Construction sites and mining companies have a lot in common. Builders and mine operators know that when they need concrete – a lot has to go right. If a worksite runs into an unexpected event, big or small, that event can delay and even cancel the concrete altogether.
But what if there was a better approach? What if, instead of delivering concrete that had such a narrow pour window, you could simply deliver everything to site, and do it on demand?
Enter RufDiamond – a Coniston, Ontario based company that has manufactured a one-of-kind vehicle, the Agilis Mining and Tunneling Unit.
“We call it a mobile shotcrete/concrete batch plant,” said Daryl Adams, Co-Owner and Head of Sales. “There’s two ways of basically having shotcrete or concrete in a mine. One is, you can have a ready-mix truck show up from a batch plant, and it may be half an hour or 45-minute old material. And we all know concrete, it’s about set time, as soon as you add water, it’s starting to set.”
“Then it’s transferred into a trans-mixer and transported to its final worksite” he added.
“Many times, mining company’s loads are lost due to non-conformance, because the material is either too wet or too dry.”
“And the other one is dry shotcrete. Dry is where they bring it down in totes, they put it through a pump, as dry material (it’s all dehydrated) and then add water at the nozzle. Dry shotcrete results in a greater amount of rebound and more dust particulate than the wet process.
Adams says RufDiamond’s system changes the game in underground shotcrete/concrete. Pre-Blended totes from King (Sika) Shotcrete are loaded into our watertight hopper. At no time does water enter the dry hopper. When the process starts, material is conveyed into our patented mixing auger where a precise amount of water is then added per the mix design. The result is lab quality fresh shotcrete/concrete consistently, every time.
The Agilis has been three years in the making. RufDiamond partnered with Bay-Lynx, which manufactures volumetric mixers. “We’ve made this unit mine-compliant. Our machine is completely enclosed, and there’s no water that can access the dry hopper, no penetration, because if you had a full open top, in mining, it would absorb the water, the moisture, and humidity, and the material would start hardening.”
“We can replace trans-mixers with the Agilis and never have to worry about lost loads due to non conformity or unforeseen circumstances (mechanical breakdowns etc.)” said Adams.
The Agilis solves a number of problems and it’s a global exclusive to RufDiamond. “Nobody’s doing this in the world. We just finished the first one in March. And that’s our surface unit. We had a request for a large mining company in February, which made some requests for a static batch plant, so we’re in discussions with them, providing them a solution.”
Every time the Agilis mixes material all data related to the mix design is recorded and available for printout should a project manager require information such as time, date, work location, product used, water ratio and strength.
The Agilis carries 6 cubic metres of dry pre blended King (Sika) material, 1900 litres of water (that can be heated) and provides 30 cubic metres of shotcrete per hour.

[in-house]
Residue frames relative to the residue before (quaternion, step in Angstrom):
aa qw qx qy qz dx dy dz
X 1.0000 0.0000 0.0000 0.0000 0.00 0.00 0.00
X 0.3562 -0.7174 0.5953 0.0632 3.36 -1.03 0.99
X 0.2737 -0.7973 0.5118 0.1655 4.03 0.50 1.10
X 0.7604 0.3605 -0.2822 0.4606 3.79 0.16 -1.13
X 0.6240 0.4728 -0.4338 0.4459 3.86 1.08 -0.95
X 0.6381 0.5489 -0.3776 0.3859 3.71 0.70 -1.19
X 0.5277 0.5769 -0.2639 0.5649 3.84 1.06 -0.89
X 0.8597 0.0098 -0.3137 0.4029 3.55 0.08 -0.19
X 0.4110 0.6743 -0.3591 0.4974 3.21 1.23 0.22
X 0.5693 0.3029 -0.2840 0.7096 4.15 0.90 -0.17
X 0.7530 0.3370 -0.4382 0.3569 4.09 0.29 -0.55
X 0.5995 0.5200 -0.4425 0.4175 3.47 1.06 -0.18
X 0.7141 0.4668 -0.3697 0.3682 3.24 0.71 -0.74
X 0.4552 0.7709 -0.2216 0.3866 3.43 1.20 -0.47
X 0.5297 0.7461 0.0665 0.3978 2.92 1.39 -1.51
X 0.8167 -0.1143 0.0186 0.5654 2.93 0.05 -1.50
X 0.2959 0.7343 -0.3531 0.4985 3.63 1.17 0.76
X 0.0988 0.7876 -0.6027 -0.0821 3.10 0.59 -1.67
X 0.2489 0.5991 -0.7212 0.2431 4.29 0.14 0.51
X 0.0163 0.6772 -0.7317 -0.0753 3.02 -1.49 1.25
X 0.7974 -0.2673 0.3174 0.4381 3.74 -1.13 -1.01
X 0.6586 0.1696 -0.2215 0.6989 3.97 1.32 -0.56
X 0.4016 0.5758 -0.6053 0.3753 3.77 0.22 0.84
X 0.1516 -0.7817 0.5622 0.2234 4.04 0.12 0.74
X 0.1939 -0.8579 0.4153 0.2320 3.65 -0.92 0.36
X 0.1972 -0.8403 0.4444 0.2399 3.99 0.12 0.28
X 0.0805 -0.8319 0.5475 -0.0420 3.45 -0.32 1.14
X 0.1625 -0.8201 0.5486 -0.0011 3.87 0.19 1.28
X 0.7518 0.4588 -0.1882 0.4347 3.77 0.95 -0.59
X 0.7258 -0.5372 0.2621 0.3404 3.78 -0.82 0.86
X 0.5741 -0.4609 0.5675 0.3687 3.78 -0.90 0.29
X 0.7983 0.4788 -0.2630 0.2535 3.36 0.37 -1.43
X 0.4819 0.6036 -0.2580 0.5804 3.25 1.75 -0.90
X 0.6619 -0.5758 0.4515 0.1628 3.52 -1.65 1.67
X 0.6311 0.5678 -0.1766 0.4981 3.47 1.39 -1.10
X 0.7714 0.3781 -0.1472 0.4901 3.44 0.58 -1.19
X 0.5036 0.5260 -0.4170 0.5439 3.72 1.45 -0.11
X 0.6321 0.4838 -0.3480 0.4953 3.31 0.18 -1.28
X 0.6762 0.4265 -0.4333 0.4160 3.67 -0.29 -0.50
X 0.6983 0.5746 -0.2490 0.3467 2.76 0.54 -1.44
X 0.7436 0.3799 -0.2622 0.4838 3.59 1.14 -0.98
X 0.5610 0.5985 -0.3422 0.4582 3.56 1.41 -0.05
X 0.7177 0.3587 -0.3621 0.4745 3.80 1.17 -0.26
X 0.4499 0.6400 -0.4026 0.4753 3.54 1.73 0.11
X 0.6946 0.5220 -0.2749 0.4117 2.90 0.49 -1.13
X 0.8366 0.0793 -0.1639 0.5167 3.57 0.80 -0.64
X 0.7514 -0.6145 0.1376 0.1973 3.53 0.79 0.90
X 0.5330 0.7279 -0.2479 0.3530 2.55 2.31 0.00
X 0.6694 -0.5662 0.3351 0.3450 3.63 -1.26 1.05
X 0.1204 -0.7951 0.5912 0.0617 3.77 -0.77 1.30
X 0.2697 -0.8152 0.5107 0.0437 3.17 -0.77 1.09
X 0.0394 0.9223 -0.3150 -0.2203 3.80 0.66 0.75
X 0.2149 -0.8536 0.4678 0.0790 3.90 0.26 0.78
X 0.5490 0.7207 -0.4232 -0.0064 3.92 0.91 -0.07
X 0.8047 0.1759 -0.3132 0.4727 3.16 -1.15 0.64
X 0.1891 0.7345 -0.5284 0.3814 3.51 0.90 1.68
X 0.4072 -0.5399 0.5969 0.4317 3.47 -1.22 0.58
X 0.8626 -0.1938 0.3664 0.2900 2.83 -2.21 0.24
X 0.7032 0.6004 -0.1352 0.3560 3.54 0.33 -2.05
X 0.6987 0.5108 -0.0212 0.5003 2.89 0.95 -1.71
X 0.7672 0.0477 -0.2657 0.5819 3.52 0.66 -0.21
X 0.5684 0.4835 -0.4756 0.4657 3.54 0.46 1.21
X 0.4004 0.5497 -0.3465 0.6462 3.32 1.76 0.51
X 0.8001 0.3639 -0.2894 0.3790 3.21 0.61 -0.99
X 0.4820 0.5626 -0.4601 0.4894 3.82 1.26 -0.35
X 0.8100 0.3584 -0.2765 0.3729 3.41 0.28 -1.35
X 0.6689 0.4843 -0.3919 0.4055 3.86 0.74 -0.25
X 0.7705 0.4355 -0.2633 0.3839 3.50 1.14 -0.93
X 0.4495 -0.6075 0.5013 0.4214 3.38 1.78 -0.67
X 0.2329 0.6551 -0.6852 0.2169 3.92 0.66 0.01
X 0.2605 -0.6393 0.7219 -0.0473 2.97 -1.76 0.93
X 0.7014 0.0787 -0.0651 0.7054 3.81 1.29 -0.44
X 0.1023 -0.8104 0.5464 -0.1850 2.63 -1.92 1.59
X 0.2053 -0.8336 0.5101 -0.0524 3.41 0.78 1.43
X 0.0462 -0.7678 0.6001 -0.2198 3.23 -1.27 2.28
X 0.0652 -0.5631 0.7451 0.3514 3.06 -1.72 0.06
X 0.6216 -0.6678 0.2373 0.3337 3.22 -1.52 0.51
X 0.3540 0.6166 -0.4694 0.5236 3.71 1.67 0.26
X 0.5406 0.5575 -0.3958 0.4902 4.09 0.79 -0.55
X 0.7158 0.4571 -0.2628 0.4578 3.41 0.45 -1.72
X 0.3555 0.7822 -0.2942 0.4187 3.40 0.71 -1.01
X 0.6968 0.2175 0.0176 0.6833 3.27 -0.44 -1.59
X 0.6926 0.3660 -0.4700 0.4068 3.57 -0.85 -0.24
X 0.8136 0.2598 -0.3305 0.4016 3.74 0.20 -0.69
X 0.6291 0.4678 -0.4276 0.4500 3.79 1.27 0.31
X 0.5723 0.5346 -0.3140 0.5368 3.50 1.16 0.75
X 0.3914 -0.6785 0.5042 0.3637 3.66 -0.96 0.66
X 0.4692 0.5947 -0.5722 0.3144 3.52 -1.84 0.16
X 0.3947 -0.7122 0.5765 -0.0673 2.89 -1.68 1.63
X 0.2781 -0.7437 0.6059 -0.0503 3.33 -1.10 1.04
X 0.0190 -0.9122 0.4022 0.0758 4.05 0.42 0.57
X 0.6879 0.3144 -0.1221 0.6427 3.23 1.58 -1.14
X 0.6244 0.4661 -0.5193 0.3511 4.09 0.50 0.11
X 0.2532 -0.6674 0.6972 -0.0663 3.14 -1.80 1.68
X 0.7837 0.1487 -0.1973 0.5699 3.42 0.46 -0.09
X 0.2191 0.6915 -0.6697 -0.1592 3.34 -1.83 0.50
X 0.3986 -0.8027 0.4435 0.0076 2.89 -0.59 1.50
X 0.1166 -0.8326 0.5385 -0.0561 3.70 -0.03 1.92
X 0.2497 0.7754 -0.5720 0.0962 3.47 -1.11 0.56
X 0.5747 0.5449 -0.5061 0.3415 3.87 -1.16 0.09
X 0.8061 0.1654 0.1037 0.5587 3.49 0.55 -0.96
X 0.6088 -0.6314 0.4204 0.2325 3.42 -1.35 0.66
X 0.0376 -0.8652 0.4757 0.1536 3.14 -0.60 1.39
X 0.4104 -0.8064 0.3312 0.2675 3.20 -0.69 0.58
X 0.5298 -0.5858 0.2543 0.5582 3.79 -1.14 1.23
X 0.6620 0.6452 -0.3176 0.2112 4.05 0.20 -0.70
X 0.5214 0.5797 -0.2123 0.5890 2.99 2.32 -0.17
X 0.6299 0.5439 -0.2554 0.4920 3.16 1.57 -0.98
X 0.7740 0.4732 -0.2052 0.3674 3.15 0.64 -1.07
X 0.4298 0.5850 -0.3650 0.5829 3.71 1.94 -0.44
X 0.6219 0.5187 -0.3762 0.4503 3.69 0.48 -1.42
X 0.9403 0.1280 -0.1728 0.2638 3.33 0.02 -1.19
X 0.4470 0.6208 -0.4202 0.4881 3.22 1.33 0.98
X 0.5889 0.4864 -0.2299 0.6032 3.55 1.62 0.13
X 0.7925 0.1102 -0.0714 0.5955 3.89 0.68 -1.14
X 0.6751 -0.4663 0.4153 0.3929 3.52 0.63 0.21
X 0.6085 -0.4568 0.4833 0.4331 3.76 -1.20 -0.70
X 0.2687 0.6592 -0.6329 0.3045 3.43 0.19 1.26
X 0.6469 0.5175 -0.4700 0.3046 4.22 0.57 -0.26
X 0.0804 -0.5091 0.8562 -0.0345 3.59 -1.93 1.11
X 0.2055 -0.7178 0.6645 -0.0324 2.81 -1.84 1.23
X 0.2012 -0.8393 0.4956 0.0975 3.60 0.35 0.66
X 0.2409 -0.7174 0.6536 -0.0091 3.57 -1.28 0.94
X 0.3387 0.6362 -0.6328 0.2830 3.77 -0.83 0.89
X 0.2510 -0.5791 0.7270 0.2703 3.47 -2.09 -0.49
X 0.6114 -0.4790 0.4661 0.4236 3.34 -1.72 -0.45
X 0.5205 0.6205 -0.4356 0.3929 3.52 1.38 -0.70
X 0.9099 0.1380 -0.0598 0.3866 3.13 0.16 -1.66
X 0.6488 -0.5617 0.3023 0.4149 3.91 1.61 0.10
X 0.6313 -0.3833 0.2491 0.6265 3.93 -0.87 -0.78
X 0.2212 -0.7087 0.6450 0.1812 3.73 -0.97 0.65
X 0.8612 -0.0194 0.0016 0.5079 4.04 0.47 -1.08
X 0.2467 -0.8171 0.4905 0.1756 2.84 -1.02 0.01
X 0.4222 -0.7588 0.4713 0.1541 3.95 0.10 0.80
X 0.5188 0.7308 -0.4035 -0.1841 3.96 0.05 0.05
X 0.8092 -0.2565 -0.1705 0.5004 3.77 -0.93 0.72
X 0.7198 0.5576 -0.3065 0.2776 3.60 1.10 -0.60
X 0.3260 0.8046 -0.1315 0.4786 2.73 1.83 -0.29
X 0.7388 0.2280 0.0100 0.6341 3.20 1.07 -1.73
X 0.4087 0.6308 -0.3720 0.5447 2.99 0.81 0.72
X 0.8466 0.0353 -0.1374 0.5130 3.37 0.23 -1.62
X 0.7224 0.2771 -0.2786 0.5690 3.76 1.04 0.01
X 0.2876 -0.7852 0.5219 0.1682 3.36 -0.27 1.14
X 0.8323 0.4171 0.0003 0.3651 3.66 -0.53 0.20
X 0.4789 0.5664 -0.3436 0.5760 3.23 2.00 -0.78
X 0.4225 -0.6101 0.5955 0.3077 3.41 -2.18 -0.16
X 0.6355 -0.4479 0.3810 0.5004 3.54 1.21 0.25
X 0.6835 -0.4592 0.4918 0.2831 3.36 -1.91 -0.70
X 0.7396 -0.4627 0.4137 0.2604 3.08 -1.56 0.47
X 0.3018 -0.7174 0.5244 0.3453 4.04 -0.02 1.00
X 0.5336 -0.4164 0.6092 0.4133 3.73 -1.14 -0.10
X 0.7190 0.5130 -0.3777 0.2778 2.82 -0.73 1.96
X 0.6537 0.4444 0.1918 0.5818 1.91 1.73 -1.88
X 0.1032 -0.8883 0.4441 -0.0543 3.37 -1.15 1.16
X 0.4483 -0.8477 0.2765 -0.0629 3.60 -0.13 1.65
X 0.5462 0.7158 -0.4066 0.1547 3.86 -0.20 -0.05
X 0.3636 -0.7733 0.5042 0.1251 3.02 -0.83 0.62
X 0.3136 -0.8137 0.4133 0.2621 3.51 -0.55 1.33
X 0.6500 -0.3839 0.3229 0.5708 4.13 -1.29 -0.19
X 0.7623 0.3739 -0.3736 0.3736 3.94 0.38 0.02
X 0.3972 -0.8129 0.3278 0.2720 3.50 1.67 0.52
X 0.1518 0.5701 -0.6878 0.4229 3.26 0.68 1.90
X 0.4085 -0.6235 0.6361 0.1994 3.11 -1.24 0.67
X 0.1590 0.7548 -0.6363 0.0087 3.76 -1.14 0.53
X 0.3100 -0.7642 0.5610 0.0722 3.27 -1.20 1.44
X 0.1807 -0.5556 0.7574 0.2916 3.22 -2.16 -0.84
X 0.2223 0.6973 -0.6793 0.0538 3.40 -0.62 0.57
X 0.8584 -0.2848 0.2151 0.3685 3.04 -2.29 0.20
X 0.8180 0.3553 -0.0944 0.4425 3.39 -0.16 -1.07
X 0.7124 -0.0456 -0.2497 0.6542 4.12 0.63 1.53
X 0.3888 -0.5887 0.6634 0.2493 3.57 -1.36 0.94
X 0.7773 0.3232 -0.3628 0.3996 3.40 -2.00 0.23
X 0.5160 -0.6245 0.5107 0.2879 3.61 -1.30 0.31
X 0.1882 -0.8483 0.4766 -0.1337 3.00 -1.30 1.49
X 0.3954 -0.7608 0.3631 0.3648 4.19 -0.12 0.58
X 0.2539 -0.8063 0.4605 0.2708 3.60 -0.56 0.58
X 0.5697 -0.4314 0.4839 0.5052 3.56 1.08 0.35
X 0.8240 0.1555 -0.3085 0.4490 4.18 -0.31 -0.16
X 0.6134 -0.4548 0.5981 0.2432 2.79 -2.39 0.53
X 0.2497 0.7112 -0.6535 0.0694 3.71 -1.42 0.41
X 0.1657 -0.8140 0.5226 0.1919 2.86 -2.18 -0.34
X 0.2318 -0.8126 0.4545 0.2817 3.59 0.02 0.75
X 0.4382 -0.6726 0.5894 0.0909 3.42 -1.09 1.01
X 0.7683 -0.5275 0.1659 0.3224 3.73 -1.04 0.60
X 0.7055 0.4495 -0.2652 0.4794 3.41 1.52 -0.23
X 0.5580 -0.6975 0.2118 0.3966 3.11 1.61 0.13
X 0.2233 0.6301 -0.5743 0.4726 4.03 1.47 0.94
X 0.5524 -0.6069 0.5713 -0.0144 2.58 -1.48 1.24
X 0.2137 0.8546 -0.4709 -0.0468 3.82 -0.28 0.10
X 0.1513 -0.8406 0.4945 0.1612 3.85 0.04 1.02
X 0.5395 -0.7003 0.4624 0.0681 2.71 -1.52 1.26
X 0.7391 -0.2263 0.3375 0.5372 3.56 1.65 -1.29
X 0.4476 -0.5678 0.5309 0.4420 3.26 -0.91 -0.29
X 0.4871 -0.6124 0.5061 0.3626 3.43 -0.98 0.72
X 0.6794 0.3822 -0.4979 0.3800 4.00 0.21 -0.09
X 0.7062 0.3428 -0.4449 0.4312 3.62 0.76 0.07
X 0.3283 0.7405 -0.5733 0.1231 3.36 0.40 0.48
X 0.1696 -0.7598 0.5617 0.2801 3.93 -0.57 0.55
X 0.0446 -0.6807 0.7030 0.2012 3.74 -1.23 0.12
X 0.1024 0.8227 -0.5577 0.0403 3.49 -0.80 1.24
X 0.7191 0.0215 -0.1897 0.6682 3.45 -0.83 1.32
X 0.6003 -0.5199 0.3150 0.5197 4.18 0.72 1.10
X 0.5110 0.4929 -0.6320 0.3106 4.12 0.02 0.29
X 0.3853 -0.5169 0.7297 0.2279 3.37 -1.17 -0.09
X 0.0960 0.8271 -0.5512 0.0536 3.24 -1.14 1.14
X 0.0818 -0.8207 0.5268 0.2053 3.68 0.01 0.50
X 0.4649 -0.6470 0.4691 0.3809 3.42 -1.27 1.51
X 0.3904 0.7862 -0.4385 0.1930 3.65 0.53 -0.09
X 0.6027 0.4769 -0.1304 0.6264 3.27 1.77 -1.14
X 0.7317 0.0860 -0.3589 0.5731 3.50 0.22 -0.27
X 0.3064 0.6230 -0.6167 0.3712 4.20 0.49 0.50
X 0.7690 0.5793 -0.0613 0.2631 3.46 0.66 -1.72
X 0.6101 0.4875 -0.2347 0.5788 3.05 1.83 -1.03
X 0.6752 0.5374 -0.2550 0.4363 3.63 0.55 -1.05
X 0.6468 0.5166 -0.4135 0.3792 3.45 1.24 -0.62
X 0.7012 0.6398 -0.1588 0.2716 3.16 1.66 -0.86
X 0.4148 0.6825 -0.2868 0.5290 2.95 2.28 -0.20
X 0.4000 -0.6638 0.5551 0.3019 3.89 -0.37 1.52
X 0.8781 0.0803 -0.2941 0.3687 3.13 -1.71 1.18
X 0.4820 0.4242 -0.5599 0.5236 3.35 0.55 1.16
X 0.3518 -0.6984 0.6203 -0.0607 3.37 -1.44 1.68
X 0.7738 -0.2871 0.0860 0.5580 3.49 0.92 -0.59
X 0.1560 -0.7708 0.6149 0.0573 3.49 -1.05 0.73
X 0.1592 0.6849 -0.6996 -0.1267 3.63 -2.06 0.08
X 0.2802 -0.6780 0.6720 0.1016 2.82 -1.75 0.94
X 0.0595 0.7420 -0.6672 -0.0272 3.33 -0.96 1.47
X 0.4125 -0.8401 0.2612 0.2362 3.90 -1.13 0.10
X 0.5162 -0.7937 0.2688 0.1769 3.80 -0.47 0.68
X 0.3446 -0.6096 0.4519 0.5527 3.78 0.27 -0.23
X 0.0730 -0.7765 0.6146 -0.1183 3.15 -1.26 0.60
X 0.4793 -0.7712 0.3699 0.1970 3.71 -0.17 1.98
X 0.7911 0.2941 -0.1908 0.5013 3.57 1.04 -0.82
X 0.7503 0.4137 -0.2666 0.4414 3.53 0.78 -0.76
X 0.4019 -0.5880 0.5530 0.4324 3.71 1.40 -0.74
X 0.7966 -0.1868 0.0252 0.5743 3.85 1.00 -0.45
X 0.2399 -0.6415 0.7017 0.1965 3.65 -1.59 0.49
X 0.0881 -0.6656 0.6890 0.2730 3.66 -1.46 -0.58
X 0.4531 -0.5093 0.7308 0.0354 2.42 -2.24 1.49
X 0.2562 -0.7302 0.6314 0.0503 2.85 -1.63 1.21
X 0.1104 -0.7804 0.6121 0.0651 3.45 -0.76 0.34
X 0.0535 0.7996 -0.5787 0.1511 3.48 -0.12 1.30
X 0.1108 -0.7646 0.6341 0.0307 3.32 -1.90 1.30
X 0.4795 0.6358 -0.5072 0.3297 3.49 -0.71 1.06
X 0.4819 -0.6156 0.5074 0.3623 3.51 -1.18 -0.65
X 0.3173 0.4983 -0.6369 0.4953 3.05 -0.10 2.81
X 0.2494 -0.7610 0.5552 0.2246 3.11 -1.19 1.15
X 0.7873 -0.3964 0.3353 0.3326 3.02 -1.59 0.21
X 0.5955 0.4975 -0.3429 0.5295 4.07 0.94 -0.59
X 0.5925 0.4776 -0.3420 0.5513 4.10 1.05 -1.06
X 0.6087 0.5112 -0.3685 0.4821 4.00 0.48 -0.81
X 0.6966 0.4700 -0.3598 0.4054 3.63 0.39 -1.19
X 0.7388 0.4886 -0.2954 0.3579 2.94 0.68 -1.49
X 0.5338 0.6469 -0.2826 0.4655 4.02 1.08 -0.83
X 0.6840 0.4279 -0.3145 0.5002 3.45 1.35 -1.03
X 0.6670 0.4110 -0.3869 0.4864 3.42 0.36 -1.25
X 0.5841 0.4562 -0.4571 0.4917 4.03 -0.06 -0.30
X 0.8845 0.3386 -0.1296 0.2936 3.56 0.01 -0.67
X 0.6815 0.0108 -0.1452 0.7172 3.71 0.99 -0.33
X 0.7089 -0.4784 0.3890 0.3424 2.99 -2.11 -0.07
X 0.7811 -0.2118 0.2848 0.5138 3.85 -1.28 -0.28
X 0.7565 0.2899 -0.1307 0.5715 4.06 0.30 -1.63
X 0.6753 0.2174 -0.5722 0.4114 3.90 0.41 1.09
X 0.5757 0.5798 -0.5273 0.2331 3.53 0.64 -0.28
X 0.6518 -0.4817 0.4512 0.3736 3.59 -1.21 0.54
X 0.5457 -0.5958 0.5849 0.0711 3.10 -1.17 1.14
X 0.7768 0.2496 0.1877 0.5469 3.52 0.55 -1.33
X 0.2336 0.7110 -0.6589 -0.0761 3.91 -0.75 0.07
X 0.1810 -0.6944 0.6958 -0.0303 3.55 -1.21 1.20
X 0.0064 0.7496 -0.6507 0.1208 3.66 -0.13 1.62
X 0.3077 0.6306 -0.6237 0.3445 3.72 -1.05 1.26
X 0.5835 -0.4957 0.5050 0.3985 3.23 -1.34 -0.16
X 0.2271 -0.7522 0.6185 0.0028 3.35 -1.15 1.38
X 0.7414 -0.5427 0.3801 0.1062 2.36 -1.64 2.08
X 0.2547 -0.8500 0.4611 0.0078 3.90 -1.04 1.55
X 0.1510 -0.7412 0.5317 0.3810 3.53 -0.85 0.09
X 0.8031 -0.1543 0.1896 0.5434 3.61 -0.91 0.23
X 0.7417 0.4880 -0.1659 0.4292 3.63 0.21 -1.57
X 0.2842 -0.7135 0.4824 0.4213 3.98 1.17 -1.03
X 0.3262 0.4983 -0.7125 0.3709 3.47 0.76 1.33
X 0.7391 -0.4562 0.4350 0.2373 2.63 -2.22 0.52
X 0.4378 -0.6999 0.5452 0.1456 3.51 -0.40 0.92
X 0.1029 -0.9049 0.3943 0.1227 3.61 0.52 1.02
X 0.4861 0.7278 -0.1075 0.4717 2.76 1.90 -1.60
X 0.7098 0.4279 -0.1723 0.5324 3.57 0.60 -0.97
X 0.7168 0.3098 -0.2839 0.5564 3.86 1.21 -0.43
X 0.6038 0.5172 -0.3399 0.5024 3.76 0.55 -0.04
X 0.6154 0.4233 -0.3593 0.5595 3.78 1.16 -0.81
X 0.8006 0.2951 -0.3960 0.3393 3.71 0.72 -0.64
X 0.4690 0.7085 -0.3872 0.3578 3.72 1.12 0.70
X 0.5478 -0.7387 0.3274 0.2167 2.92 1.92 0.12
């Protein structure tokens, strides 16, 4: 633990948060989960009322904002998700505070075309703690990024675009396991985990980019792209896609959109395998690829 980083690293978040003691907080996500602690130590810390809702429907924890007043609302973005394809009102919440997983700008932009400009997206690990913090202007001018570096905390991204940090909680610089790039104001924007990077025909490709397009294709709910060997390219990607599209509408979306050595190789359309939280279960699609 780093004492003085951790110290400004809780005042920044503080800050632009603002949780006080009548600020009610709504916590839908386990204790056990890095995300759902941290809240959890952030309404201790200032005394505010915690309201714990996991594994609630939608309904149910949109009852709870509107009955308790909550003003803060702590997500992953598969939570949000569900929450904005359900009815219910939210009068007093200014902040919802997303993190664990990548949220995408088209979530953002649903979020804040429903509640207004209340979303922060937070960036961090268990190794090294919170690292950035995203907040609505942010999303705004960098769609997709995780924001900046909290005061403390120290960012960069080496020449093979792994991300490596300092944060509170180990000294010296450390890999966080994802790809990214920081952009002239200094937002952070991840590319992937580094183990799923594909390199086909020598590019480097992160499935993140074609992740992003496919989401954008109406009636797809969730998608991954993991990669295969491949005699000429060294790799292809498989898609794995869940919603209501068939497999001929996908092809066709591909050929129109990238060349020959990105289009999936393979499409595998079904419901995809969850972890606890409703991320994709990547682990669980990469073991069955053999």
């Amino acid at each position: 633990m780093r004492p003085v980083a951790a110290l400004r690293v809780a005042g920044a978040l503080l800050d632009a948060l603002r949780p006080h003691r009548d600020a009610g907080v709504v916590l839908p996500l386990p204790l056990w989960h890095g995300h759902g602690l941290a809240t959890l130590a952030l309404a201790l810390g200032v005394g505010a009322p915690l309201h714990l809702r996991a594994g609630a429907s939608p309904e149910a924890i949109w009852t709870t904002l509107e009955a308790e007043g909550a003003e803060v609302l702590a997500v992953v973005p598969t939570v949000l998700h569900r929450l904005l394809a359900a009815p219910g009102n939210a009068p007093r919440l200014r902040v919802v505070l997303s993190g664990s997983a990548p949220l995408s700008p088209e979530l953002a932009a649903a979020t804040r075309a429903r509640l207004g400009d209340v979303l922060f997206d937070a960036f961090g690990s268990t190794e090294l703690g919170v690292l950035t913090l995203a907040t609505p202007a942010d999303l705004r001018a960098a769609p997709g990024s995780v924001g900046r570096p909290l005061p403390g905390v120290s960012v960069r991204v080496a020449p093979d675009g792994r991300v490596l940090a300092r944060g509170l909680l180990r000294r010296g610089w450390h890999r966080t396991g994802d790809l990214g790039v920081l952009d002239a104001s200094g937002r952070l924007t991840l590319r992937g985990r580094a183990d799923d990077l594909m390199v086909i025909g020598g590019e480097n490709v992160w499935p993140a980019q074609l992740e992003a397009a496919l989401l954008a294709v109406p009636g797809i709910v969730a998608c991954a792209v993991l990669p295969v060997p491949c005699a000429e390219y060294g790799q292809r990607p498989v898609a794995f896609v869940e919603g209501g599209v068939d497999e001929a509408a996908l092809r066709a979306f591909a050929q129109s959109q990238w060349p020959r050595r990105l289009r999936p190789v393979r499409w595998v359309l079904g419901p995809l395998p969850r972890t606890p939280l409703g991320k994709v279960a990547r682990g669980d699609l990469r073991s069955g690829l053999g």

Our system provides precise mixes, reliable mixes, extremely low dust mixes and high production capability due to our units being able to mix on demand whether a client requires 1 metre or 1000 metres of shotcrete/concrete.
RufDiamond has three options available to mix shotcrete/concrete on site.
1. The wheeled mine carrier unit capable of filling shotcrete sprayers in location or pouring concrete where needed as needed.
2. The stationary (with easy portability) mine unit capable of filling trans-mixers as required.
3. The tracked surface unit capable of travelling to areas inaccessible (extreme off-road conditions) to ready-mix trucks.
In addition to the Agilis, RufDiamond is the exclusive distributor of the Fat Truck in Ontario and Nunavut. The all-terrain exploration utility vehicle is unlike other amphibious competitors. It’s built in Canada and has a hydrostatic drive.
There are three main challenges for companies in the exploration business when it comes to reliable utility vehicles: unreliable equipment like pickup trucks, old buses and recreational ATV’s are often used; equipment often gets stuck or breaks down in wet, frozen or rough terrain; and lastly, workers are often being transported to remote areas and managers have to resort to expensive solutions such as helicopters.
The Fat Truck provides an innovative cost-effective, and reliable off-road vehicle. “It’s a robust utility vehicle that can operate for extended periods of time,” explains Adams. “It can safely transport multiple people along with sensitive equipment and instruments on land and through water or any inhospitable terrain.”
RufDiamond says the Fat Truck is perfect for inspections, transmission line work, emergency repairs, tailing pond inspections and environmental units.
Some companies that already use the Fat Truck include Kirkland Lake Gold, Agnico Eagle, BC Hydro, and Hydro-Quebec, HydroOne and others.
The Fat Trucks include heaters, air conditioning, automatic safety brakes, seats with 3-point safety belts, cameras, a bilge pump, ROPS and telematics.
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